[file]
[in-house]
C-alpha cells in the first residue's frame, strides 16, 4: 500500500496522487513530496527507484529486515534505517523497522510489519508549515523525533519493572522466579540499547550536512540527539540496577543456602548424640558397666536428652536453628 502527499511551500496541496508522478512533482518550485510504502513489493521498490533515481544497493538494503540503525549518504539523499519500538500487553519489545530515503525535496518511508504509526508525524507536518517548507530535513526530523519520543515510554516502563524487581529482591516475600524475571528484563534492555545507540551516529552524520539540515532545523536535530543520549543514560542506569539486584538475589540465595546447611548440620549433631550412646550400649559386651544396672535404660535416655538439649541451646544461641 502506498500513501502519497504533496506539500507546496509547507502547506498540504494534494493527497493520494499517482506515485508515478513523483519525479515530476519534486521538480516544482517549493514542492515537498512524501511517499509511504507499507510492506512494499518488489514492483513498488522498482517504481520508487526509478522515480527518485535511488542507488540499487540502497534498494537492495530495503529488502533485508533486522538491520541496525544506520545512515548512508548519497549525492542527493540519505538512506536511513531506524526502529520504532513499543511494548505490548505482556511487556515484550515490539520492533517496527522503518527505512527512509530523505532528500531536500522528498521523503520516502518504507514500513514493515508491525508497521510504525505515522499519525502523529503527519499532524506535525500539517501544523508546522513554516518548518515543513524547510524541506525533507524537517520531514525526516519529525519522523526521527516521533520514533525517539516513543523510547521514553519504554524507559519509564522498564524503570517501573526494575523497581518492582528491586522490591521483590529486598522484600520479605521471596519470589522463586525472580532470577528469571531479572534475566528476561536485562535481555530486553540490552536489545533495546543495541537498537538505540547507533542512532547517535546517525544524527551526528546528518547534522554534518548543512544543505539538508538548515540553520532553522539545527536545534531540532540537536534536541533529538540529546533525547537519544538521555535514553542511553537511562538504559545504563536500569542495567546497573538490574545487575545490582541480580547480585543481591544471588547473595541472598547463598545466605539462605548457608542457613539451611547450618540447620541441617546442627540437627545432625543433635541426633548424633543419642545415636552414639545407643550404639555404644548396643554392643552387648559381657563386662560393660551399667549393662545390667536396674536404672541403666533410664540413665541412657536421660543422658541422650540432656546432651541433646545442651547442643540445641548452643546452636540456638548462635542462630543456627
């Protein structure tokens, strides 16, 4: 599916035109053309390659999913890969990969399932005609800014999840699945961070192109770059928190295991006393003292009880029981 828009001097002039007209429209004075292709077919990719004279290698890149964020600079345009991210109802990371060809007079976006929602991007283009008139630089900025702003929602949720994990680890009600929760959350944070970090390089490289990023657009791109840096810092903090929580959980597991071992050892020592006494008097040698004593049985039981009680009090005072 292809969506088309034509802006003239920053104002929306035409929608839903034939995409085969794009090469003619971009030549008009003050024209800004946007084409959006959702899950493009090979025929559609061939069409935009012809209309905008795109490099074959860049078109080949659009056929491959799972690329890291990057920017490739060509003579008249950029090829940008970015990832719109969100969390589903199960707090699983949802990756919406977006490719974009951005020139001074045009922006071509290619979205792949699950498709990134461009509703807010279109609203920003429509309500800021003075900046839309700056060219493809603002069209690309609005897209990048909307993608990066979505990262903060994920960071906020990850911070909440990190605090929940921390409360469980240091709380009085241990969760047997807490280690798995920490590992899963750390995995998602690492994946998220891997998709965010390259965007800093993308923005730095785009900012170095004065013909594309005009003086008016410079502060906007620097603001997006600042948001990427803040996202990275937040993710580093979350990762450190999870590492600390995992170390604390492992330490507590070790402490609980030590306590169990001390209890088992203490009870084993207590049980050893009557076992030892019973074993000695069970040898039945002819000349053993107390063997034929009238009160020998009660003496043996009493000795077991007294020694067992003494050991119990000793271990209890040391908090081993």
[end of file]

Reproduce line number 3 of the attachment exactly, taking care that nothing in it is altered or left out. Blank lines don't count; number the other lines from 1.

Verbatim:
């Protein structure tokens, strides 16, 4: 599916035109053309390659999913890969990969399932005609800014999840699945961070192109770059928190295991006393003292009880029981 828009001097002039007209429209004075292709077919990719004279290698890149964020600079345009991210109802990371060809007079976006929602991007283009008139630089900025702003929602949720994990680890009600929760959350944070970090390089490289990023657009791109840096810092903090929580959980597991071992050892020592006494008097040698004593049985039981009680009090005072 292809969506088309034509802006003239920053104002929306035409929608839903034939995409085969794009090469003619971009030549008009003050024209800004946007084409959006959702899950493009090979025929559609061939069409935009012809209309905008795109490099074959860049078109080949659009056929491959799972690329890291990057920017490739060509003579008249950029090829940008970015990832719109969100969390589903199960707090699983949802990756919406977006490719974009951005020139001074045009922006071509290619979205792949699950498709990134461009509703807010279109609203920003429509309500800021003075900046839309700056060219493809603002069209690309609005897209990048909307993608990066979505990262903060994920960071906020990850911070909440990190605090929940921390409360469980240091709380009085241990969760047997807490280690798995920490590992899963750390995995998602690492994946998220891997998709965010390259965007800093993308923005730095785009900012170095004065013909594309005009003086008016410079502060906007620097603001997006600042948001990427803040996202990275937040993710580093979350990762450190999870590492600390995992170390604390492992330490507590070790402490609980030590306590169990001390209890088992203490009870084993207590049980050893009557076992030892019973074993000695069970040898039945002819000349053993107390063997034929009238009160020998009660003496043996009493000795077991007294020694067992003494050991119990000793271990209890040391908090081993």